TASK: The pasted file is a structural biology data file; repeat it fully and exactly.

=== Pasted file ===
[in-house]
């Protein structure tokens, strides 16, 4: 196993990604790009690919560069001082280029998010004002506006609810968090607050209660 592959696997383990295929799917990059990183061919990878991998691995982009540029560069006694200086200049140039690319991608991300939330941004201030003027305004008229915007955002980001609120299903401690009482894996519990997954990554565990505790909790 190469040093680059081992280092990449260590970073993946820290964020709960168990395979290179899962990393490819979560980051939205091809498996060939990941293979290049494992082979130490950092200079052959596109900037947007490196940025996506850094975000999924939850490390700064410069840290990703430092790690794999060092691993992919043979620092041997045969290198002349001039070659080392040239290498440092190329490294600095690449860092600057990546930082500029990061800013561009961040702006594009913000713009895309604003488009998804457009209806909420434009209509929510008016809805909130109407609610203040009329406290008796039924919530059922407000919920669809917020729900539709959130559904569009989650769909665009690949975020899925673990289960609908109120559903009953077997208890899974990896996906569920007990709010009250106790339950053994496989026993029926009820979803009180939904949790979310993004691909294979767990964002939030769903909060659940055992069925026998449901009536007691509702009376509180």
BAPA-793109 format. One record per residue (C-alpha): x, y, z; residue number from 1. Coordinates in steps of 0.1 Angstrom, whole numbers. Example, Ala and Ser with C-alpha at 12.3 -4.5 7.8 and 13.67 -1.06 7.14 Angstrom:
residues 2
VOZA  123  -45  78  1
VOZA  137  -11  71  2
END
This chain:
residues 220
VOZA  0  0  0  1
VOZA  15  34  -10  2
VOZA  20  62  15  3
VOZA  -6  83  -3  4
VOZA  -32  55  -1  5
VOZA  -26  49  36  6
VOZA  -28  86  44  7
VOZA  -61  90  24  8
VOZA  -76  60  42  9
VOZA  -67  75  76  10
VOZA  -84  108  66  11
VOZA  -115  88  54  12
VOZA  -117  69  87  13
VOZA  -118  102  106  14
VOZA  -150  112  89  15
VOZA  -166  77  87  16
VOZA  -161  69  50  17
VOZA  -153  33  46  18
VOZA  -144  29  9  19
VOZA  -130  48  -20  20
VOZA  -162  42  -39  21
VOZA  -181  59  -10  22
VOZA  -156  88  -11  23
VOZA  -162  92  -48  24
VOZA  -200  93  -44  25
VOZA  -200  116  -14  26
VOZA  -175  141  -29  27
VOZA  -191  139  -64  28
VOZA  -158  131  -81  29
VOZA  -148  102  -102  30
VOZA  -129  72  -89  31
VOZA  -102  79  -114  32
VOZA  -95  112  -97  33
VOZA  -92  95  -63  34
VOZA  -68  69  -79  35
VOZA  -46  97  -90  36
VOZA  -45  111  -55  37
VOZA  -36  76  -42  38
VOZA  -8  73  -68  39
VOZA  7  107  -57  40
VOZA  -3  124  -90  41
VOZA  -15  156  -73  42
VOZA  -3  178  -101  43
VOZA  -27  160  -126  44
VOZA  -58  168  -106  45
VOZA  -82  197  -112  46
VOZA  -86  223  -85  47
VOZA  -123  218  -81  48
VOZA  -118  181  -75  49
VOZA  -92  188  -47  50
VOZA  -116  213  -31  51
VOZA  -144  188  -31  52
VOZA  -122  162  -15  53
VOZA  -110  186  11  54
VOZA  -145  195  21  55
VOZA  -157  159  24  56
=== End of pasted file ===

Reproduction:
[in-house]
């Protein structure tokens, strides 16, 4: 196993990604790009690919560069001082280029998010004002506006609810968090607050209660 592959696997383990295929799917990059990183061919990878991998691995982009540029560069006694200086200049140039690319991608991300939330941004201030003027305004008229915007955002980001609120299903401690009482894996519990997954990554565990505790909790 190469040093680059081992280092990449260590970073993946820290964020709960168990395979290179899962990393490819979560980051939205091809498996060939990941293979290049494992082979130490950092200079052959596109900037947007490196940025996506850094975000999924939850490390700064410069840290990703430092790690794999060092691993992919043979620092041997045969290198002349001039070659080392040239290498440092190329490294600095690449860092600057990546930082500029990061800013561009961040702006594009913000713009895309604003488009998804457009209806909420434009209509929510008016809805909130109407609610203040009329406290008796039924919530059922407000919920669809917020729900539709959130559904569009989650769909665009690949975020899925673990289960609908109120559903009953077997208890899974990896996906569920007990709010009250106790339950053994496989026993029926009820979803009180939904949790979310993004691909294979767990964002939030769903909060659940055992069925026998449901009536007691509702009376509180």
BAPA-793109 format. One record per residue (C-alpha): x, y, z; residue number from 1. Coordinates in steps of 0.1 Angstrom, whole numbers. Example, Ala and Ser with C-alpha at 12.3 -4.5 7.8 and 13.67 -1.06 7.14 Angstrom:
residues 2
VOZA  123  -45  78  1
VOZA  137  -11  71  2
END
This chain:
residues 220
VOZA  0  0  0  1
VOZA  15  34  -10  2
VOZA  20  62  15  3
VOZA  -6  83  -3  4
VOZA  -32  55  -1  5
VOZA  -26  49  36  6
VOZA  -28  86  44  7
VOZA  -61  90  24  8
VOZA  -76  60  42  9
VOZA  -67  75  76  10
VOZA  -84  108  66  11
VOZA  -115  88  54  12
VOZA  -117  69  87  13
VOZA  -118  102  106  14
VOZA  -150  112  89  15
VOZA  -166  77  87  16
VOZA  -161  69  50  17
VOZA  -153  33  46  18
VOZA  -144  29  9  19
VOZA  -130  48  -20  20
VOZA  -162  42  -39  21
VOZA  -181  59  -10  22
VOZA  -156  88  -11  23
VOZA  -162  92  -48  24
VOZA  -200  93  -44  25
VOZA  -200  116  -14  26
VOZA  -175  141  -29  27
VOZA  -191  139  -64  28
VOZA  -158  131  -81  29
VOZA  -148  102  -102  30
VOZA  -129  72  -89  31
VOZA  -102  79  -114  32
VOZA  -95  112  -97  33
VOZA  -92  95  -63  34
VOZA  -68  69  -79  35
VOZA  -46  97  -90  36
VOZA  -45  111  -55  37
VOZA  -36  76  -42  38
VOZA  -8  73  -68  39
VOZA  7  107  -57  40
VOZA  -3  124  -90  41
VOZA  -15  156  -73  42
VOZA  -3  178  -101  43
VOZA  -27  160  -126  44
VOZA  -58  168  -106  45
VOZA  -82  197  -112  46
VOZA  -86  223  -85  47
VOZA  -123  218  -81  48
VOZA  -118  181  -75  49
VOZA  -92  188  -47  50
VOZA  -116  213  -31  51
VOZA  -144  188  -31  52
VOZA  -122  162  -15  53
VOZA  -110  186  11  54
VOZA  -145  195  21  55
VOZA  -157  159  24  56